When Can You Sue a Vendor for Breach of Contract?

When Can You Sue a Vendor for Breach of Contract?

A contract is a critical document that governs your relationship with a vendor. If any mistakes or important clauses are missing in the contract, you may end up paying a price for it. Therefore, it is crucial you obtain professional help before you negotiate and agree to any deal. This investment may save you both money and stress in the future.

Vendor contracts are even more important during this time of inflationary pressures and supply chain issues. The protections you have in these kinds of agreements are vital to your business, and they can help you control costs and ensure adequate supplies.

Below we discuss some things you need to consider when you are handling vendor contracts and dealing with any disputes that arise under them.

Perform Due Diligence Before Agreeing to Any Deal

Before you agree to do business with someone, you should have a complete understanding of who they are. Before you even begin to negotiate, you should perform due diligence on any party with whom you may do business. Not knowing business partners can lead to unpleasant surprises in the future. Your ultimate goal is to find vendors who can provide quality products and/or services reliably. You should consider a formalized process for selecting vendors, complete with written criteria.

In selecting vendors, you should be looking for some of the following qualities:

  • Commitment
  • Competency
  • Corporate values
  • Dependability
  • Integrity
  • Reputation

In some cases, lower prices are really too good to be true. There is far more to a business than just what it supplies and what it charges. Doing business solely on the basis of saving money could lead you to incur far more costs in the future. As the saying goes, you often “get what you pay for.”

Review the Exact Language of the Contract

Your contract is your legal protection when you are doing business with a vendor. Pay close attention to its exact language and terms before you sign it. Once you agree to the terms, you cannot change them. However, the vendor must also follow the terms of the contract, and you can sue them for breach of contract when they do not. Unfortunately, if an obligation is not in the contract, you cannot enforce it. Each word and punctuation mark is critical to a contract. There is no such thing as a meaningless or boilerplate word. And, a misplaced comma could change the entire scope of your legal rights. A business attorney can help with both the drafting and review of the contract, as well as any enforcement actions that may arise.

Be Definite About Key Terms of the Deal

When you specify each party’s obligations, make sure the language is abundantly clear. This can help you avoid any uncertainty in the future. If there are any disputes between you and the vendor, a court would first look to the clear language of the contract to resolve them. If the contract language does not cover your dispute, a court may be forced to fill the vacuum by interpreting the ambiguity. Then, you would lose the certainty the contract is intended to provide you in the first place.

Vendor contracts should have definitive terms regarding:

  • Price and quantity
  • Payment terms
  • Standards for performance
  • Consequences of a breach
  • How each party may terminate the contract
  • The timing of the contract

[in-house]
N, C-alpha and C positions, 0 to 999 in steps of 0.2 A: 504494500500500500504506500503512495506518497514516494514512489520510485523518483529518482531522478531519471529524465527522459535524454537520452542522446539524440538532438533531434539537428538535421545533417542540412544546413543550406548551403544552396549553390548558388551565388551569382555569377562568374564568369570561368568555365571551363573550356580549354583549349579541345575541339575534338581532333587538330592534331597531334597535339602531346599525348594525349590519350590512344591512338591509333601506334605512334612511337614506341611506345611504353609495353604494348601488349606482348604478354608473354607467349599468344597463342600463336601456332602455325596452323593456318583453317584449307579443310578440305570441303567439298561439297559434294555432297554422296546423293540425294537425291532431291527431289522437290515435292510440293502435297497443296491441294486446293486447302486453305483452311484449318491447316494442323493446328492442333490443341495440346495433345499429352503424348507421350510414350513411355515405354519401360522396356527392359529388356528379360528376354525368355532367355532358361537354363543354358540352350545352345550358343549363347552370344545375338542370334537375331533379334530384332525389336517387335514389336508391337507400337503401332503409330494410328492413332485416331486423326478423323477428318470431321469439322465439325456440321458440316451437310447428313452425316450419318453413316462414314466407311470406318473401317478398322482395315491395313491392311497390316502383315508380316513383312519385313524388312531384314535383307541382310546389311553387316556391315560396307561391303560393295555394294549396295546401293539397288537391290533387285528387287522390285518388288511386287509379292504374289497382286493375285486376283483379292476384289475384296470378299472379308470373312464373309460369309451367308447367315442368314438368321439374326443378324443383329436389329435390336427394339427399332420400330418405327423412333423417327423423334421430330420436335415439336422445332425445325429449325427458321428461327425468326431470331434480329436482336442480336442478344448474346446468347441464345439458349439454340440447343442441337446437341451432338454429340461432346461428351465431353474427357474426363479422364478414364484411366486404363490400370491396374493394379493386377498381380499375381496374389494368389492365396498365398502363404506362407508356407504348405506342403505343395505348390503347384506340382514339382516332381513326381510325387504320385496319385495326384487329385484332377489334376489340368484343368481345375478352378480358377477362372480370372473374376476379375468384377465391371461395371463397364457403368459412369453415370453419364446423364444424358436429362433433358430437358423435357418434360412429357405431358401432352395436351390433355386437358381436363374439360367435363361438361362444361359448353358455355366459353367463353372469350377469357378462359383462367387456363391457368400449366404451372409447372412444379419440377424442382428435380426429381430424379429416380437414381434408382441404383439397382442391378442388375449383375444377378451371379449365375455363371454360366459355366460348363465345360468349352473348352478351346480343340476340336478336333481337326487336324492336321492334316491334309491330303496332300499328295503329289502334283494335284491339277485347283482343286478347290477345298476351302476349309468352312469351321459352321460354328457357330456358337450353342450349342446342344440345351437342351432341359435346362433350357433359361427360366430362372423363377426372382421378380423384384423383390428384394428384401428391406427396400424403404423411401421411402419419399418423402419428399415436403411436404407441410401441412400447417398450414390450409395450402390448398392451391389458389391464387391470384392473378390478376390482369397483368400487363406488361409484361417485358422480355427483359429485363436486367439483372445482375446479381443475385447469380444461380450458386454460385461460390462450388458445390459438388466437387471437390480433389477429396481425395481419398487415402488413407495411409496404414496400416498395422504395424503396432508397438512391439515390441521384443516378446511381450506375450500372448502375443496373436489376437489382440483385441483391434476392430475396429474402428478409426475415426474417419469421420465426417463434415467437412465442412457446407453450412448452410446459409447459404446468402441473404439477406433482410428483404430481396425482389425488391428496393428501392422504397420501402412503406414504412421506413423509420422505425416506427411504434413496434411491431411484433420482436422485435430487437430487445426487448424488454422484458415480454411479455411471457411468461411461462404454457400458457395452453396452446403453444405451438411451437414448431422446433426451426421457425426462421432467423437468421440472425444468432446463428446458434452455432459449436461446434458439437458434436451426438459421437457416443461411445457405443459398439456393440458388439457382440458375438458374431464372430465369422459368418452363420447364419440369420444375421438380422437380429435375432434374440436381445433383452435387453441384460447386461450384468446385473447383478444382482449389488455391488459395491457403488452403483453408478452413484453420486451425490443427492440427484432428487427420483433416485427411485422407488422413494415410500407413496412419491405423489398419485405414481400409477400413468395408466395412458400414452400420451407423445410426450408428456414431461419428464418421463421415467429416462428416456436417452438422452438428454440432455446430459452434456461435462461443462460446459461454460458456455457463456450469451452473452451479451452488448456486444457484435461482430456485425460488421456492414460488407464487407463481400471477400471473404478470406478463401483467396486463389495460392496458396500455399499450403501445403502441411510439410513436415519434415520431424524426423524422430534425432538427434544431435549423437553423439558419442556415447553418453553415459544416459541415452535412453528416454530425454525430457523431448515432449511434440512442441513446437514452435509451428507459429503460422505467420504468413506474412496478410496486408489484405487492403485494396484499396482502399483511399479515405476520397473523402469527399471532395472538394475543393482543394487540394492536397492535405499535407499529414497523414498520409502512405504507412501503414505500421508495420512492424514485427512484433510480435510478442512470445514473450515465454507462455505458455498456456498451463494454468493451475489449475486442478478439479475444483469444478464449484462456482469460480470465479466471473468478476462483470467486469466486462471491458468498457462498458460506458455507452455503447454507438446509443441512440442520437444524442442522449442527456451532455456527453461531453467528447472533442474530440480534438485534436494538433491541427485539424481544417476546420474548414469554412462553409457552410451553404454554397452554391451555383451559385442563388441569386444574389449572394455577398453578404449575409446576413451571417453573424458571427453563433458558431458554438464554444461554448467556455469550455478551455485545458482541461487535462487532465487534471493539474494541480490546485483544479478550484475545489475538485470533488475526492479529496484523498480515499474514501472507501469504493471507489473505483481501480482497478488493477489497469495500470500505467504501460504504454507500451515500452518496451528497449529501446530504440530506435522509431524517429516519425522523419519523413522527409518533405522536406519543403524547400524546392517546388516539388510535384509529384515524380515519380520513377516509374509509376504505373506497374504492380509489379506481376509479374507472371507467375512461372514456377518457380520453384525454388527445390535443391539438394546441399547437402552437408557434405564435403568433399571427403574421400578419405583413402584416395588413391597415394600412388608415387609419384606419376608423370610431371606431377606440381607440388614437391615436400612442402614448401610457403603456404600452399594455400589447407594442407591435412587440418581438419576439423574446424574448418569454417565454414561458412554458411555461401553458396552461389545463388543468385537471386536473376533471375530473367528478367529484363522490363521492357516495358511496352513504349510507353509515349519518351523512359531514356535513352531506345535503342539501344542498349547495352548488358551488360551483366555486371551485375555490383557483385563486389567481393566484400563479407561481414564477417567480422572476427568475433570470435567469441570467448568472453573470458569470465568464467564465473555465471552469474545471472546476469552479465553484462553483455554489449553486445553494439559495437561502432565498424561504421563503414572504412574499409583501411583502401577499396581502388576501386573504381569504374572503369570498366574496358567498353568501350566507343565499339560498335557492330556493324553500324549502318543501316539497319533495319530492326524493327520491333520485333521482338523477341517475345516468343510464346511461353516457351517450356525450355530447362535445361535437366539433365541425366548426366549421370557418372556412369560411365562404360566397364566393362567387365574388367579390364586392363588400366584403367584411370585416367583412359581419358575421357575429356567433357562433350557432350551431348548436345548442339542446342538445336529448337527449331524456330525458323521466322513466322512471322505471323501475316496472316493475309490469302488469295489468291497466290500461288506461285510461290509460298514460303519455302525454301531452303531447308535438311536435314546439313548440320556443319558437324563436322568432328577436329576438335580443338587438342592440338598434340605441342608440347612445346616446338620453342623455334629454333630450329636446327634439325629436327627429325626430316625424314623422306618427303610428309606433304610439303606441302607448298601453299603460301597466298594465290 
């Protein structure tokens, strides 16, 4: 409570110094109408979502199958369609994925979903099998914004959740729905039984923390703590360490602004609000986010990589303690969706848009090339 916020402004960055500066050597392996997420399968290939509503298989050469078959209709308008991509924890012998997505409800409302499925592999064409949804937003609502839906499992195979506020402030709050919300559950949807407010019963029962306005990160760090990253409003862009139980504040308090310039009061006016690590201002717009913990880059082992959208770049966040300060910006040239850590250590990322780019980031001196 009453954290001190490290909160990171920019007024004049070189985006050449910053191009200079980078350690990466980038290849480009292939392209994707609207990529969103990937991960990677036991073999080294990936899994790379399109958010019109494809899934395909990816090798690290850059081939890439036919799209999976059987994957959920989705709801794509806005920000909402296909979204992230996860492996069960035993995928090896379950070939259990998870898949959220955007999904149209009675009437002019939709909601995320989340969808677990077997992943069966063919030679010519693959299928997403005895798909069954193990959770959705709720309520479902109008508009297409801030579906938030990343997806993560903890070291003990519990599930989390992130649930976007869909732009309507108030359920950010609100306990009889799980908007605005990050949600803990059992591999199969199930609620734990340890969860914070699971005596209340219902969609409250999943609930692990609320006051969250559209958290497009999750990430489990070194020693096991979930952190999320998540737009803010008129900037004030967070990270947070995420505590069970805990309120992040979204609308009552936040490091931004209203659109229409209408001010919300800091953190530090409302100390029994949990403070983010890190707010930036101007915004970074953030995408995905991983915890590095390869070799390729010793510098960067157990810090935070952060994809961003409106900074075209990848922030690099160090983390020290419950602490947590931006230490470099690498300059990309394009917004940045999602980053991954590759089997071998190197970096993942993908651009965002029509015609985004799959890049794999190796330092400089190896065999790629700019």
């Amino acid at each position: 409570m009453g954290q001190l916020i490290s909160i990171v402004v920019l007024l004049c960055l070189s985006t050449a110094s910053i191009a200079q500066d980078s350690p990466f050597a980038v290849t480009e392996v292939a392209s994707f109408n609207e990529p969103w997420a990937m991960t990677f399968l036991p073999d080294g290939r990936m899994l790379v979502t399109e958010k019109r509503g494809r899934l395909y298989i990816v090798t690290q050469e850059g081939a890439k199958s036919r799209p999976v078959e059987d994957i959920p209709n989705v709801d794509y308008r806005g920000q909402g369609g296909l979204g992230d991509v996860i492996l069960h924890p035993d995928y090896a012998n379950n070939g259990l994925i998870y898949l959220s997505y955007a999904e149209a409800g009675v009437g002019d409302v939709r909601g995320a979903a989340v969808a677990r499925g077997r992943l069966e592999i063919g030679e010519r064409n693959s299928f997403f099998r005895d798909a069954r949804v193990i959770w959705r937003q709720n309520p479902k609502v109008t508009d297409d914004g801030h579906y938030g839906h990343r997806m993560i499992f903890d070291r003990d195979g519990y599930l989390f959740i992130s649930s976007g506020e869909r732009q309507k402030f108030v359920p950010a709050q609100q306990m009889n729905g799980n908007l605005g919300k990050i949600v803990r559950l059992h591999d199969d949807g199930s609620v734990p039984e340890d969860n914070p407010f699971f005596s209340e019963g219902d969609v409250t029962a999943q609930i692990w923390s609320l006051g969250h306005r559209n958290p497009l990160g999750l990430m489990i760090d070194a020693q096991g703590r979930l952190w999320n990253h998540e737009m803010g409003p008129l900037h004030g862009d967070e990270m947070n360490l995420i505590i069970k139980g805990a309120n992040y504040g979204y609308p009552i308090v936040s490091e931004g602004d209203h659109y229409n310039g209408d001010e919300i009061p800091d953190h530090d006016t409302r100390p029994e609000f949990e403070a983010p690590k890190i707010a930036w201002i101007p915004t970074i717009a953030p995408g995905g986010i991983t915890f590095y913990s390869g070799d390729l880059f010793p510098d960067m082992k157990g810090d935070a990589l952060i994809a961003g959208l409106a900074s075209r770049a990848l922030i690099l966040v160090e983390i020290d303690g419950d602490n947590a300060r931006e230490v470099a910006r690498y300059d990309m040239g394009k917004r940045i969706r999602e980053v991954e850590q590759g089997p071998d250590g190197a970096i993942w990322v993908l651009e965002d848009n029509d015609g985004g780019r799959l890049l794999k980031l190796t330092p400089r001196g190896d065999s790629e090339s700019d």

• Consideration (what each party must do under the contract)
  • When each party may have a right to negotiate the deal

Resolving Contractual Disputes and Filing Lawsuits

Every contract should have a dispute resolution mechanism as one of its many terms. This kind of clause specifies how any disagreements between you and the vendor will be resolved. In this regard, one of the crucial terms is the damages provision. Your contract should make it clear what damages the vendor must pay if it fails to perform in accordance with the terms of the contract. The vendor may do everything it can to limit its own liability in the event of a breach. Be careful about incorporating contract language that easily lets the vendor off the hook for breaching the contract.

In order to sue a vendor for breach of contract, that breach must be material. A material breach is one that involves a key term of the contract. It must be one that affects the essence of the bargain between the two parties. A non-material breach is one that does not endanger the purpose of the contract. In other words, you may not be able to sue the vendor simply for not strictly following every single word in the contract 100% of the time.

It is up to you to enforce your contractual rights. If the other party continuously breaches the contract, and you do not do anything about it, you may be deemed to have waived your rights to sue them for a breach. You should put the other party on notice soon after it has committed a breach.

You should, however, be careful about unilaterally terminating a contract. You may have a clause built into the agreement that allows you to terminate the deal when certain things occur. Nevertheless, you should be absolutely certain before you decide to break a contract. You could end up in trouble yourself if you misinterpret the clause or improperly repudiate the contract. If you have any doubt about whether there has been a material breach, you should consult an experienced business attorney to review the facts of your situation.

Contact a Houston Breach of Contract Attorney Today

The breach of contract attorneys at Feldman & Feldman will work with your business to understand your needs and goals. Your lawyer must know your goals in order to provide effective legal assistance. We work with businesses to review vendor contracts and resolve disputes that arise under them. We are here to both help you ensure agreements you want to enter into work for you and to help you when existing contracts are not working out as planned.